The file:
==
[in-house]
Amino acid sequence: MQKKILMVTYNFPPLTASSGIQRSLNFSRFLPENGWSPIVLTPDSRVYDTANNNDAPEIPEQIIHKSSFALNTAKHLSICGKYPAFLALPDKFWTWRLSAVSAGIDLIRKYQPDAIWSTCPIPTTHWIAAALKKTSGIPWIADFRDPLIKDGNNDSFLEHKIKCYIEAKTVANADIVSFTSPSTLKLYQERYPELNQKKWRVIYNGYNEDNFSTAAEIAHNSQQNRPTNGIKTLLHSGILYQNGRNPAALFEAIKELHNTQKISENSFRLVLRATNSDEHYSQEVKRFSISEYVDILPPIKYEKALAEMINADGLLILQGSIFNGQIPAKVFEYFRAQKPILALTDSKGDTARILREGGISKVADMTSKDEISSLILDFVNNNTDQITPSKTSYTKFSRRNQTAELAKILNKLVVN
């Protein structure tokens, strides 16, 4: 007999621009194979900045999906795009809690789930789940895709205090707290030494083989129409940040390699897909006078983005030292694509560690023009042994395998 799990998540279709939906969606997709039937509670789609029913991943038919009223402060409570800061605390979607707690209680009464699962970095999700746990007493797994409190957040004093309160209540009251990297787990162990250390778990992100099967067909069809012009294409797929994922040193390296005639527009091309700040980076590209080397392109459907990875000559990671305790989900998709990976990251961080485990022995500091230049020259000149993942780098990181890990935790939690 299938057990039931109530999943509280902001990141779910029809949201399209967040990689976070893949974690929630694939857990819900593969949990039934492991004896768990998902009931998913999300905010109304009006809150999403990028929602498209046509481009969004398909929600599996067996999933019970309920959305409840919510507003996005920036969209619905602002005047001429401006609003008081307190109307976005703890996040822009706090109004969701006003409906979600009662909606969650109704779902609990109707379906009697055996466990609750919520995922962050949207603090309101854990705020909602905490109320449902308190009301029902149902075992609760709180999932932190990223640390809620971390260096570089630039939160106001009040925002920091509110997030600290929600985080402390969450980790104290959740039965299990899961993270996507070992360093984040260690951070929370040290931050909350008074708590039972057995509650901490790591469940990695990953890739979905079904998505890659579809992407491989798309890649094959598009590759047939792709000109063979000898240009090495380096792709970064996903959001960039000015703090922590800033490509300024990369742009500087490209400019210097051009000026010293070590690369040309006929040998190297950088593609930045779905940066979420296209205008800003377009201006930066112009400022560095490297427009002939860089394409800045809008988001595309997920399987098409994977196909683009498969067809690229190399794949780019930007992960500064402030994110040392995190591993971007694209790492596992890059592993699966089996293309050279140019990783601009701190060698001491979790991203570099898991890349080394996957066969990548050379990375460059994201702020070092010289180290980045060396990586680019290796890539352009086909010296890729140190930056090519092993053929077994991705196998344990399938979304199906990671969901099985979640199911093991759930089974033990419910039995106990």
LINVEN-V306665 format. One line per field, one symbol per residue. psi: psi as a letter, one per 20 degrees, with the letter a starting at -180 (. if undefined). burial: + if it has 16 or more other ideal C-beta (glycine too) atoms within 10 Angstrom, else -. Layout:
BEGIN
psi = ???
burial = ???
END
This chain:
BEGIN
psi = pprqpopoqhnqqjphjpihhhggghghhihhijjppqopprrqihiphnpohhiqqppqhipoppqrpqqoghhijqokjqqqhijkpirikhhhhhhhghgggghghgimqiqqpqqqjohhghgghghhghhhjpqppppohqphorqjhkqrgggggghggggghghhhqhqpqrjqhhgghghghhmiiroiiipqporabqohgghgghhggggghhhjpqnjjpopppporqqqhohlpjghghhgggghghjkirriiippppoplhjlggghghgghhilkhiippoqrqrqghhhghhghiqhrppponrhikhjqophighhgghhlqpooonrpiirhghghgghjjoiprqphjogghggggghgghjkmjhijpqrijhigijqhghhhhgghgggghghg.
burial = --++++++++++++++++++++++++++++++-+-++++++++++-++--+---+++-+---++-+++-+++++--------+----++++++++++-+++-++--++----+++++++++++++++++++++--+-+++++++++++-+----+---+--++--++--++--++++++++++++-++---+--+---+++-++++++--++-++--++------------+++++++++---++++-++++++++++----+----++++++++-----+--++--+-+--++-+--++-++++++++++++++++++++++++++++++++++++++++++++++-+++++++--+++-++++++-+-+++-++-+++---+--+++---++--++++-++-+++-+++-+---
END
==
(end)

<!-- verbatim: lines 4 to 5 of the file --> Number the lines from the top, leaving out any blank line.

LINVEN-V306665 format. One line per field, one symbol per residue. psi: psi as a letter, one per 20 degrees, with the letter a starting at -180 (. if undefined). burial: + if it has 16 or more other ideal C-beta (glycine too) atoms within 10 Angstrom, else -. Layout:
BEGIN